Mixed Reality Futures for Connected Transit

How can we design digital-physical experiences for public spaces that provide a safe, frictionless way to interact with the city?

The Context

As rideshare services and other mobility innovations proliferate, transit ridership is declining nationwide. In large metropolitan markets — including New York and Chicago — transit ridership is at its lowest level since 2005. Despite adding new stations, Los Angeles metro is failing to attract new customers. Concerns with efficiency and safety, along with increased access to tech-enabled transit alternatives such as Uber and Lyft, are motivating an increasing number of people each year to seek out other means of transportation. With the ongoing COVID-19 health crisis, the city of Los Angeles is hoping to provide assurance and incentive to its riders. With all this in mind, transit systems must focus on new and novel ways to optimize rider experience.

Augmented reality (AR) has the capability to create a frictionless, connected system for all transit users. Through a digital platform, we can map out the full user journey and provide a safe, integrated, and accessible user experience.

What We Did

We explored how AR can enhance the passenger experience and support the ridership of LA’s public transit system. To begin, we held a brainstorming and visioning session with City of Los Angeles, LADOT, FAST, Metro OEI, The Bloc, CivicConnect and other entities to gather information and feedback on user types, the current passenger journey, pain points, and opportunities. We then designed a user interface for an AR platform integrated with The Bloc and the 7th Street metro station in Los Angeles. After refining the platform features, we filmed a visualization of our AR interface at The Bloc to further demonstrate our concept.

The Results

AR has the capability to create a seamless, connected system for all transit users. Through the digital platform, we can map out the full user journey and provide a safe, integrated, and accessible user experience. Creating a digital space provides the instant resources that travelers need to navigate their journeys and destinations, creating a customizable experience for each rider.

We identified six key features for our digital platform:
  1. Trip planning, ticketing, and traffic information to help users select their routes, purchase rail passes, and navigate line transfers.
  2. An AR concierge that welcomes riders to the transit system and guides them through the app’s features.
  3. Wayfinding and event notifications that direct passengers to their destinations and alert them to nearby activities and sites.
  4. Real-time translation that allows passengers to communication with and understand their environment, regardless of language barriers.
  5. A virtual avatar for each user that stores frequent rider points.
  6. A social platform that allows passengers to make new friends and connect with them on existing social media sites.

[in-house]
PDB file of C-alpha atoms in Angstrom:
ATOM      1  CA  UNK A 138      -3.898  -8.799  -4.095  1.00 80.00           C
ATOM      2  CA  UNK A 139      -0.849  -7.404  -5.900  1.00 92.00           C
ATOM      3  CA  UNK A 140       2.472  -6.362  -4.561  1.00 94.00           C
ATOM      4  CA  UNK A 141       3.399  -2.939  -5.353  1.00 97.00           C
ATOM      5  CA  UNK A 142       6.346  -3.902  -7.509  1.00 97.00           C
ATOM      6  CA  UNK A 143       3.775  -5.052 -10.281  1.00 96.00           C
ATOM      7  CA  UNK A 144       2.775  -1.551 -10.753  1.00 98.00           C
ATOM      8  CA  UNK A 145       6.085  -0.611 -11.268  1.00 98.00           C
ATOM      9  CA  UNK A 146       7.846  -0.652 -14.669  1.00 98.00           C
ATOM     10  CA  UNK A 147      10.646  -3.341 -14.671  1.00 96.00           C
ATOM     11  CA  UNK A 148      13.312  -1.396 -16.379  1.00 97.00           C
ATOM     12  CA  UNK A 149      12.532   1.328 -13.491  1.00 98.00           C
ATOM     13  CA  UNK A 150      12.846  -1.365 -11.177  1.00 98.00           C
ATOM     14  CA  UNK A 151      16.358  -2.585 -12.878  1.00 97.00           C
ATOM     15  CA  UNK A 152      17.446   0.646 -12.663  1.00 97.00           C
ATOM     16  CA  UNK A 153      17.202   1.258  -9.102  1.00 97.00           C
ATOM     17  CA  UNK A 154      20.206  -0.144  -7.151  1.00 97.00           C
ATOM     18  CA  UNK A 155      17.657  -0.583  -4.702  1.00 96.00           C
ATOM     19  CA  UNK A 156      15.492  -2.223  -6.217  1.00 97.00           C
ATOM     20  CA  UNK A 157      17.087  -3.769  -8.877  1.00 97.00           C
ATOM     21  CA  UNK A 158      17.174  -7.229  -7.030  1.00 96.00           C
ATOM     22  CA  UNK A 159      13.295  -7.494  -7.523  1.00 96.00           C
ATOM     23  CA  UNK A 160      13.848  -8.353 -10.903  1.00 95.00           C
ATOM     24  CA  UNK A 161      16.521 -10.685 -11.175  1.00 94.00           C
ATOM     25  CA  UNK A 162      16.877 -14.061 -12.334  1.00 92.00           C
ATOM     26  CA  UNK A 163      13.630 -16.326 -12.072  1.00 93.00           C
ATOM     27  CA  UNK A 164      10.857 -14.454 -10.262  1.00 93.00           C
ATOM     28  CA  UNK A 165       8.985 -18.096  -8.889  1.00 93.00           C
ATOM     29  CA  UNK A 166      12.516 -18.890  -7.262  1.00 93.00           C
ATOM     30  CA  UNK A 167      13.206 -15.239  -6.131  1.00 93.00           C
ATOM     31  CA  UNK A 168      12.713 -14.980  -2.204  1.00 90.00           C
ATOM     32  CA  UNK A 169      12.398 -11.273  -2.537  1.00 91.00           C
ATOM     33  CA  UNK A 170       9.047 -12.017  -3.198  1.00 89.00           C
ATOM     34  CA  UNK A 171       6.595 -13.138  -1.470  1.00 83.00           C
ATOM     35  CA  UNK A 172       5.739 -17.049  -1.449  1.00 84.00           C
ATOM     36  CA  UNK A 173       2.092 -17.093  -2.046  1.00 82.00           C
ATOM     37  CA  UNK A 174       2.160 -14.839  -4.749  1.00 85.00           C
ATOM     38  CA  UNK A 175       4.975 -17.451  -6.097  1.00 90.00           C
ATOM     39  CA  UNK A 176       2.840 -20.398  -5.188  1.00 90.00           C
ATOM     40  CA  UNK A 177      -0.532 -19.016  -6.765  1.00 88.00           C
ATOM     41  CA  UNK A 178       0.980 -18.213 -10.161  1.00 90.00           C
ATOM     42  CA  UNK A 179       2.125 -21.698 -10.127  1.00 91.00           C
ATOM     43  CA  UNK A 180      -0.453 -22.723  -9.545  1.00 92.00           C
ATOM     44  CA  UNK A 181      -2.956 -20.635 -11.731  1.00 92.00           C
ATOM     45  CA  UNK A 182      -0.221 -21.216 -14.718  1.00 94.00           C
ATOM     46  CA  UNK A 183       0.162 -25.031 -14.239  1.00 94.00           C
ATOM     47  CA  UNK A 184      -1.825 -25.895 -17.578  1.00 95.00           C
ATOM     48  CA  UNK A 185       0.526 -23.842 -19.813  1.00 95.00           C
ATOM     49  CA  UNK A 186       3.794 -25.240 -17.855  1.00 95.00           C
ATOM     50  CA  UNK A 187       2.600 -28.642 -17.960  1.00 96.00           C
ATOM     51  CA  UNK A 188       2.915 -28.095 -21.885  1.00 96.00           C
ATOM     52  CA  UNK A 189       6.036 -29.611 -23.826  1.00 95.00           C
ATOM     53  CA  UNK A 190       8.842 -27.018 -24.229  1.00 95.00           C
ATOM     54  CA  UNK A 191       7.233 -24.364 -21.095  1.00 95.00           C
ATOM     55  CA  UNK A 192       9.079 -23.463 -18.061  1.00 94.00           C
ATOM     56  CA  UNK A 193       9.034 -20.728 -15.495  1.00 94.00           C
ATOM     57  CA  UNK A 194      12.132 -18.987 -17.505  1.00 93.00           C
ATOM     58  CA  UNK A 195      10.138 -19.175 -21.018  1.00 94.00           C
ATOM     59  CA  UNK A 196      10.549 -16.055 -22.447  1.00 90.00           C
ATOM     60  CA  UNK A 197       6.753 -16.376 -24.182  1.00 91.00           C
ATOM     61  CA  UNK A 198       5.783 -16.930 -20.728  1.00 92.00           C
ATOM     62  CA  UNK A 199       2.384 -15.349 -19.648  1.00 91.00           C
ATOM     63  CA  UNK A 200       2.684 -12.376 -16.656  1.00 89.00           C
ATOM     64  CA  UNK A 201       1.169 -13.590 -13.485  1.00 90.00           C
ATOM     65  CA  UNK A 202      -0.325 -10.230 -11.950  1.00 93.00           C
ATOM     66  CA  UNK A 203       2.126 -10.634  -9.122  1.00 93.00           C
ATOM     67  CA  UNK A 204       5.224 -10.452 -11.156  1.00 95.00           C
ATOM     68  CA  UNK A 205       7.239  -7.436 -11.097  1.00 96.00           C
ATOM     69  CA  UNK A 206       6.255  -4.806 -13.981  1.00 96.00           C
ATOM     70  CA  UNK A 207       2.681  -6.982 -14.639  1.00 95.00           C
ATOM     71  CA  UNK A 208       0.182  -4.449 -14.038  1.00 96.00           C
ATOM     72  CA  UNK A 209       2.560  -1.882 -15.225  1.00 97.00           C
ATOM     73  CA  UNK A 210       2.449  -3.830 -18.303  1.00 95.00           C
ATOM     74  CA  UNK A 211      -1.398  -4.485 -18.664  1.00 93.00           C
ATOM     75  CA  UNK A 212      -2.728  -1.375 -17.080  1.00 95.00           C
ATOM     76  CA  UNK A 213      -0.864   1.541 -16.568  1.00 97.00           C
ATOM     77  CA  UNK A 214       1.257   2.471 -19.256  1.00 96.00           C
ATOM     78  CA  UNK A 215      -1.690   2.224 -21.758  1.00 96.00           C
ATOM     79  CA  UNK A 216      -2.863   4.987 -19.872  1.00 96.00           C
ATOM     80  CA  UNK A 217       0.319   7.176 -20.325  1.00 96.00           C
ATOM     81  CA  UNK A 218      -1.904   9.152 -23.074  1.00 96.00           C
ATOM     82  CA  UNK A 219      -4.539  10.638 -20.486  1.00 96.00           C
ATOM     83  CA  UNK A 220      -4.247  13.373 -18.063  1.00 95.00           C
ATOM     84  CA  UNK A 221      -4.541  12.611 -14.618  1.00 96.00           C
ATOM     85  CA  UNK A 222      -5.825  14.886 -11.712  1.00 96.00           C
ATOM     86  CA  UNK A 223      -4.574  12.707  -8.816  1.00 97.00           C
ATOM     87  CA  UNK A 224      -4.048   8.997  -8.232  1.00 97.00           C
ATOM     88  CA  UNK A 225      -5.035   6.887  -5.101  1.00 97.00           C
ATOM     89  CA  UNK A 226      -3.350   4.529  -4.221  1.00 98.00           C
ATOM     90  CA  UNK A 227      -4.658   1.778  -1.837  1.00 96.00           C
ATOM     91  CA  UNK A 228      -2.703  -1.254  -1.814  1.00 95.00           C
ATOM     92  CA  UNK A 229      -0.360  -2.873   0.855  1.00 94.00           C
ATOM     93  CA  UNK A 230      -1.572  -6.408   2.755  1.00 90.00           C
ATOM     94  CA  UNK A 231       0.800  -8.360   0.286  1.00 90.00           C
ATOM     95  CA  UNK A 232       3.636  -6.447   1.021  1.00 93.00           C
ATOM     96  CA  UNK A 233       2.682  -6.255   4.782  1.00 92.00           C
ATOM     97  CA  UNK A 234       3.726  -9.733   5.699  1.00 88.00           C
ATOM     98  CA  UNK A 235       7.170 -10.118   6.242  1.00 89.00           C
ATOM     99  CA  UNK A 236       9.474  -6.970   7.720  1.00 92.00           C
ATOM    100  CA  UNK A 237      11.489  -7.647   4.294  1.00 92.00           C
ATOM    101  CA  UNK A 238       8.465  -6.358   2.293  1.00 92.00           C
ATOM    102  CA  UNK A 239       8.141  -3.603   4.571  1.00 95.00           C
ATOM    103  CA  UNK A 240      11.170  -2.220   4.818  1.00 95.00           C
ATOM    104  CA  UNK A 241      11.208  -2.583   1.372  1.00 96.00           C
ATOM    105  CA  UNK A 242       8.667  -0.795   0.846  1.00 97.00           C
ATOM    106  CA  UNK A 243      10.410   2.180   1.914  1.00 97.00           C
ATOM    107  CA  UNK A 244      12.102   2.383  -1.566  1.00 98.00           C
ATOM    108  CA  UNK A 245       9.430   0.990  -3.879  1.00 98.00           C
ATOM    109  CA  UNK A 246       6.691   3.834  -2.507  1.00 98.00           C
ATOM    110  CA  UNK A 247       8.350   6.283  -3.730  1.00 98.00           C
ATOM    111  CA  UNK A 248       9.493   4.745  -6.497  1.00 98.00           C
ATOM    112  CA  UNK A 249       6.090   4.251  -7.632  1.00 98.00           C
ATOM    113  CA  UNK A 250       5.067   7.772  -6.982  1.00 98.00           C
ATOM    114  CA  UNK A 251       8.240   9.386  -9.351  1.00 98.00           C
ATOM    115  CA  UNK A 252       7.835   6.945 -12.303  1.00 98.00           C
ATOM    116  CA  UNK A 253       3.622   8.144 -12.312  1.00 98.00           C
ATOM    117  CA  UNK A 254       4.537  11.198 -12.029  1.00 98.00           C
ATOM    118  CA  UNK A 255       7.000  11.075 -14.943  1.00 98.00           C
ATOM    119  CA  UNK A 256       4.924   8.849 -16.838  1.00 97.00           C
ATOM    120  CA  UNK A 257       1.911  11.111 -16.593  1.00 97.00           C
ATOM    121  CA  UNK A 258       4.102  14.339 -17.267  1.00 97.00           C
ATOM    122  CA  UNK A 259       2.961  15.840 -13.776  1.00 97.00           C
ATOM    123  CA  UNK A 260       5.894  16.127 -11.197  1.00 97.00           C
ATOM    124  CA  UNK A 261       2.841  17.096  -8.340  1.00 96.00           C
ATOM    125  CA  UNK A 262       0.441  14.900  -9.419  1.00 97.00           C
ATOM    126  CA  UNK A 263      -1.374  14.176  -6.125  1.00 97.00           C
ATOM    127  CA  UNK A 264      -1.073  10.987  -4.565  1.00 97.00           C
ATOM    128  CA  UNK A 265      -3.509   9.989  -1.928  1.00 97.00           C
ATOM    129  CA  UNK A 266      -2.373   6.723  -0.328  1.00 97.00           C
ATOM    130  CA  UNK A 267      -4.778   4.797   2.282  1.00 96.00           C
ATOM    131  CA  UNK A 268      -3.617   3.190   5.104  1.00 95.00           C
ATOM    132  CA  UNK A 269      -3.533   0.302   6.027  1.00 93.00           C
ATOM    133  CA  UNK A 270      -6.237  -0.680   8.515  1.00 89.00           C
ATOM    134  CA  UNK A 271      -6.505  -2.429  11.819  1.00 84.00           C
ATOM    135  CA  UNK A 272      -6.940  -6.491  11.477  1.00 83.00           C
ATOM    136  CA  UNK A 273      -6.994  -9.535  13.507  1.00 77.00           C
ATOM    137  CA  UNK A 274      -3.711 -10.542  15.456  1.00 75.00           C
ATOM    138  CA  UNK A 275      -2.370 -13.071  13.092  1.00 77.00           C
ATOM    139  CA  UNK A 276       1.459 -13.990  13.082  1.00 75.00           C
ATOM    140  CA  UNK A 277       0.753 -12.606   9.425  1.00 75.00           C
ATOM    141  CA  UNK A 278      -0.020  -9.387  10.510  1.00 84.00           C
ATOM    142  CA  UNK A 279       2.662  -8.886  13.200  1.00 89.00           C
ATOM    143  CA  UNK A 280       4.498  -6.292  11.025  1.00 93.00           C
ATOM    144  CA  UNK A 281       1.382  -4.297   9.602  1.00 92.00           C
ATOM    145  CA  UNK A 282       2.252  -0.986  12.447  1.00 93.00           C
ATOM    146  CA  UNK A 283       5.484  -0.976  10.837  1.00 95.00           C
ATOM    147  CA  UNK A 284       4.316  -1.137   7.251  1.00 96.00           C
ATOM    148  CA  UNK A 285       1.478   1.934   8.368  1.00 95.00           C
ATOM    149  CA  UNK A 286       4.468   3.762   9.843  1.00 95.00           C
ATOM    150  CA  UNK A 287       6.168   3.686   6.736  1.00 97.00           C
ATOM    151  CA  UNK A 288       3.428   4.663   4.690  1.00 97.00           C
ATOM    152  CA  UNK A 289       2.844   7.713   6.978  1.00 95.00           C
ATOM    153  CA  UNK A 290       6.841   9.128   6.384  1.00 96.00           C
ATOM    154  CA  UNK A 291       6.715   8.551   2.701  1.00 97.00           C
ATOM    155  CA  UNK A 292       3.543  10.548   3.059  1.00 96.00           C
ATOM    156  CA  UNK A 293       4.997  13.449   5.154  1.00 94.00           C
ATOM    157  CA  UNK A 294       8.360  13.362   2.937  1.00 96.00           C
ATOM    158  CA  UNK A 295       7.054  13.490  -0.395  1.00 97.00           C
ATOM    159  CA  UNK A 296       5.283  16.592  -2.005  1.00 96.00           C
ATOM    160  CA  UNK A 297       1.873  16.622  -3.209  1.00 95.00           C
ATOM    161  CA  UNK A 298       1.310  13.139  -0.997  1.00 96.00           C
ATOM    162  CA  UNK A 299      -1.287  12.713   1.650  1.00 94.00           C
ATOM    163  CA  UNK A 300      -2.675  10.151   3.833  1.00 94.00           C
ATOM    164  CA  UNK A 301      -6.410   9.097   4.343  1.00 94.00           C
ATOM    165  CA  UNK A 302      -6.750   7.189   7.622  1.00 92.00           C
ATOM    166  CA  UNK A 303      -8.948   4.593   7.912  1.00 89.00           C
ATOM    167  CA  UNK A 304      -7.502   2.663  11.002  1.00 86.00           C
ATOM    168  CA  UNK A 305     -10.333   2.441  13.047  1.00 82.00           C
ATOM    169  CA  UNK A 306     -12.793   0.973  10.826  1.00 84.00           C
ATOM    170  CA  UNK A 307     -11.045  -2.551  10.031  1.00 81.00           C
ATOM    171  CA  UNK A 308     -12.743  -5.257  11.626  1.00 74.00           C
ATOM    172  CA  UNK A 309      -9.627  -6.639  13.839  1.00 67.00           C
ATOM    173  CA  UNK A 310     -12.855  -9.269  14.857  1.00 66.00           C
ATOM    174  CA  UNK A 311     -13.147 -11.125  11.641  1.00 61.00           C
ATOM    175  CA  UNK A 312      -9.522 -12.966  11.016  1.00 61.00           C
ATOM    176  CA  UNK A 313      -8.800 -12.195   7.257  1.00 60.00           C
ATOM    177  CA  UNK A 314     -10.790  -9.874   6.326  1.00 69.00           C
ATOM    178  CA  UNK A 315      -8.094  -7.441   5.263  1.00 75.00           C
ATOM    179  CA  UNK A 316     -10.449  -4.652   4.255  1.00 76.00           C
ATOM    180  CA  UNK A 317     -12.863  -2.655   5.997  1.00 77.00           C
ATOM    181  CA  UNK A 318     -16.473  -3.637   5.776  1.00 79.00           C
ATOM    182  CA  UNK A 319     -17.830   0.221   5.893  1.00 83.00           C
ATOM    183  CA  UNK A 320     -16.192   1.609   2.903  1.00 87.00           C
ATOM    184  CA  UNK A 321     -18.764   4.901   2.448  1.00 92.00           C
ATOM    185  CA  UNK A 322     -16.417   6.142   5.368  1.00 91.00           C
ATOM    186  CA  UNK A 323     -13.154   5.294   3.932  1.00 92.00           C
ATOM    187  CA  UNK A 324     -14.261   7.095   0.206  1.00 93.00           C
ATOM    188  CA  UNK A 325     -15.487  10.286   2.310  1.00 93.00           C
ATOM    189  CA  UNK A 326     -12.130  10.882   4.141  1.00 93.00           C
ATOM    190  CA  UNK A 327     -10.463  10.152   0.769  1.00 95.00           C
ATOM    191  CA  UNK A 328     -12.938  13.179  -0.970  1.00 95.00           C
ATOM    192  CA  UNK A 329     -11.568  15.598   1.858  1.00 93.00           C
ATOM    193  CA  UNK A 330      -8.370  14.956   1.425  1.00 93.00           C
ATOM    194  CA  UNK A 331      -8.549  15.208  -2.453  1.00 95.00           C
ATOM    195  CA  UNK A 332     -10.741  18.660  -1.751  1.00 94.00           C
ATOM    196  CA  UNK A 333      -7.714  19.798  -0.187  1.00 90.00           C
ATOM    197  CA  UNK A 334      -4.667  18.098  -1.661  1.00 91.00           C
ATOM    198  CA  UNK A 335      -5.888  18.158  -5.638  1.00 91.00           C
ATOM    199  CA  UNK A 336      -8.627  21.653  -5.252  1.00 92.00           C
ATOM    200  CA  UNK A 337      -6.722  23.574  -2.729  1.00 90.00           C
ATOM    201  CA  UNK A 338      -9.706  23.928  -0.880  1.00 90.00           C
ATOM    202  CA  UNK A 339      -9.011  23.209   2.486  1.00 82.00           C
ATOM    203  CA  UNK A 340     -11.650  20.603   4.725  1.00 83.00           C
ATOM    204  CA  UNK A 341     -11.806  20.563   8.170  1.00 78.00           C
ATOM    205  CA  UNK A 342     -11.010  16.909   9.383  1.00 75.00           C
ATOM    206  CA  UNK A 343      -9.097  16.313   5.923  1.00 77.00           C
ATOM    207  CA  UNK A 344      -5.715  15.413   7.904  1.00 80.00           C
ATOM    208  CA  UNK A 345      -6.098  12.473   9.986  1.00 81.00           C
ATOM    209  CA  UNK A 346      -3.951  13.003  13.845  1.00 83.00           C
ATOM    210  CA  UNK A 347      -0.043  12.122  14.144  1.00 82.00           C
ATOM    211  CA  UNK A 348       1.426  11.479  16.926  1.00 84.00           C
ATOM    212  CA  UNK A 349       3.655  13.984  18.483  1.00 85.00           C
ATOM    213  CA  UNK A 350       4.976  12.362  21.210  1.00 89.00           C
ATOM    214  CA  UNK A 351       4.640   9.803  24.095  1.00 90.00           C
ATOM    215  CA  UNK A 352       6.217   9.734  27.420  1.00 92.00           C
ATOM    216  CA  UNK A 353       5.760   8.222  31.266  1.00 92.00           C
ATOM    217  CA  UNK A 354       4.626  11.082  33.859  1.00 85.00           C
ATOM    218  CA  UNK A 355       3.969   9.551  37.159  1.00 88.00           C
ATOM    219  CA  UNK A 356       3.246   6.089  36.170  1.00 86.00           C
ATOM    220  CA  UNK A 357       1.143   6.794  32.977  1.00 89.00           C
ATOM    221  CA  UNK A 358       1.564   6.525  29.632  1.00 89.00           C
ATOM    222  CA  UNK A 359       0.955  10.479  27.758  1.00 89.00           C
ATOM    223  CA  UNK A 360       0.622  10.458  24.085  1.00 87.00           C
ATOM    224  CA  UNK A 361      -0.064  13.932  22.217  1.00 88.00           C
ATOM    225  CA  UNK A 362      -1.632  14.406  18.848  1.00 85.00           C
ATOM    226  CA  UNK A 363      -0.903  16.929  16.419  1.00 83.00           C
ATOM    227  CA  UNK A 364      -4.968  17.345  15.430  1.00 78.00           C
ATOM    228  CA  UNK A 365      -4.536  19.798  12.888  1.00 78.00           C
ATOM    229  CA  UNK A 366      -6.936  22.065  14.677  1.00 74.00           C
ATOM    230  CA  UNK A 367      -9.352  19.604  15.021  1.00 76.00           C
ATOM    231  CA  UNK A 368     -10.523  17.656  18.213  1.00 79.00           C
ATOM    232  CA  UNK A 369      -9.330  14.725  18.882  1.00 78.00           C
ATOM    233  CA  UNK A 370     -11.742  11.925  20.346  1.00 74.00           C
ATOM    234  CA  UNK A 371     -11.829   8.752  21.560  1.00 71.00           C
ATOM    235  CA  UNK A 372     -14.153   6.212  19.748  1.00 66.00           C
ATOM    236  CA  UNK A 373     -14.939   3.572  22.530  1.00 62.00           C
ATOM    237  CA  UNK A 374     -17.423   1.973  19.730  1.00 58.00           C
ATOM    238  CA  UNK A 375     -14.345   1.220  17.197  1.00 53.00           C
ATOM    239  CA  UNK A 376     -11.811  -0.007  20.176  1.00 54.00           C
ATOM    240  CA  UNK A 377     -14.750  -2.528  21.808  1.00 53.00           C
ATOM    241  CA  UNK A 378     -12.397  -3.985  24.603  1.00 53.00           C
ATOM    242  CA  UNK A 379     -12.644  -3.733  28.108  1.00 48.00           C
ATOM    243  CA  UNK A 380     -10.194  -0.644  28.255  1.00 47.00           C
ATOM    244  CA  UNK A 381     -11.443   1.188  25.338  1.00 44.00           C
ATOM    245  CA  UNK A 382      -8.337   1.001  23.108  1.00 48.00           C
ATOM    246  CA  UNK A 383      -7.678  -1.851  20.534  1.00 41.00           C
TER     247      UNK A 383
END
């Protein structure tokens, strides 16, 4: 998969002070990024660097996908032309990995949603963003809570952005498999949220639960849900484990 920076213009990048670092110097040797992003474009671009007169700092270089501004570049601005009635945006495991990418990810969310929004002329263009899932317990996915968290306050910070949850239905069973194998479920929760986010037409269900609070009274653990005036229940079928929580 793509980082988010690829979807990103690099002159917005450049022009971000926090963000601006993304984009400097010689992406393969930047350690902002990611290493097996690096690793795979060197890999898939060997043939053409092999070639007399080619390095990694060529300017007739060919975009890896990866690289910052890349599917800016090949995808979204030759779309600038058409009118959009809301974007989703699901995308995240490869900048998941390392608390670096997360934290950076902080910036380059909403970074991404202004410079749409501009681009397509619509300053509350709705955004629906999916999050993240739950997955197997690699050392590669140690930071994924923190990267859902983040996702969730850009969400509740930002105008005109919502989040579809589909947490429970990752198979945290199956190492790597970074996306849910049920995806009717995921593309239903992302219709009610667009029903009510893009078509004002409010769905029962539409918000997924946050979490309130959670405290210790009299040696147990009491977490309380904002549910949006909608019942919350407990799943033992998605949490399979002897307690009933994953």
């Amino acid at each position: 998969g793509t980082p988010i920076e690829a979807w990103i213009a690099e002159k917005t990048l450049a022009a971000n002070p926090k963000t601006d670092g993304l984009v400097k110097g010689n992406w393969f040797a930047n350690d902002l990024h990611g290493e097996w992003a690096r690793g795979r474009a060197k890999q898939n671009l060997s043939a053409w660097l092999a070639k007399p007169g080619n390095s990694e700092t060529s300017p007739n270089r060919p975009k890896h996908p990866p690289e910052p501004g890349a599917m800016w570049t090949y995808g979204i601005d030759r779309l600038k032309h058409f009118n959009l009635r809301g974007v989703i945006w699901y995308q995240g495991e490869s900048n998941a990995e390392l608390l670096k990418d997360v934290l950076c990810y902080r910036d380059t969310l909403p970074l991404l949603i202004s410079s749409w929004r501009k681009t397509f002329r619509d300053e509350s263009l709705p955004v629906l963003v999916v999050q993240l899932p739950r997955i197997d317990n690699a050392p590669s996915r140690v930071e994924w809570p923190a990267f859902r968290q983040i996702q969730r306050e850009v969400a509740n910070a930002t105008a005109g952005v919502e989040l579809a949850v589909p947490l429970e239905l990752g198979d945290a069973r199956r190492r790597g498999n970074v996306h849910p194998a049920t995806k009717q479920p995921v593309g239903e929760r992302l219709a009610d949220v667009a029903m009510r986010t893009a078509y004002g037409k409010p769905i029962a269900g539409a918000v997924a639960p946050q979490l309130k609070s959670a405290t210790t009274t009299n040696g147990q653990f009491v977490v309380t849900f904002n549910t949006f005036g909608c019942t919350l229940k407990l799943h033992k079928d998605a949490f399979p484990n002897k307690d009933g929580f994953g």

Design Implications

AR platforms can foster feelings of community — even among first-time visitors. A connected digital infrastructure will benefit metropolitan hubs around the world that accommodate vast numbers of tourists. This feature will be especially beneficial during events such as the Olympics, the World Cup, and other global gatherings.

An integrated digital experience can boost rider connections with surrounding businesses. AR has the agility to keep up with rapidly changing retail and mixed-use environments. With dedicated wayfinding and alert systems, this technology helps first-time users maximize their experiences.

AR platforms can help transit systems build their brand. Currently, users of LA’s metro rail system feel that the stations lack a distinct look and feel. AR platforms provide a site-specific way for customer to interact with the physical environment, yielding increased opportunities for place-making features.

What’s Next

AR is a powerful emerging platform that has the potential to positively shape user experience and better connect our cities. AR revenues are projected to exceed 27.4 billion by 2023 (up from 1.96 billion in 2018). Public and private agencies must be educated on how they can leverage their resources to better accommodate the increasing demand for AR integration. By helping these organizations bridge the gap between our physical and digital environments, we can increase connection and accessibility through the power of design. With this user experience to storytelling and urban planning, we can begin to see what the future of a more connected Los Angeles will look and feel like. With this technology, AR can become one facet of a rich LA experience — one that is contextual, seamless, and accessible to all.

Read more and download the full report.

For any media inquiries, please contact Kimberly Beals at .

Rose Hung
Rose has over 11 years of experience in the architecture and planning industry as a lead designer on countless large-scale domestic and overseas commercial and mixed-use projects. Her design and management excellence has fully recognized as she received the Gensler Rising Designer Award in 2020, several prestigious industry awards, and the American Institute of Architects Henry Adams Medal for Excellence of Architectural Studies in 2009. Rose is based in Los Angeles. Contact her at .
Stephanie Truong
Stephanie is an established designer with experience ranging from master planning and programming to design and documentation. She has worked on a variety of mixed-use and retail-focused projects all over the world, including Ovation Hollywood, FivePoint Masterplan, Galleria Dallas Renovation, Laguna Niguel Mixed-Use, and the Zhuhai Huace International Plaza. Since joining Gensler in 2017, Stephanie has continued her involvement in architectural research within the firm. Stephanie is based Los Angeles. Contact her at .
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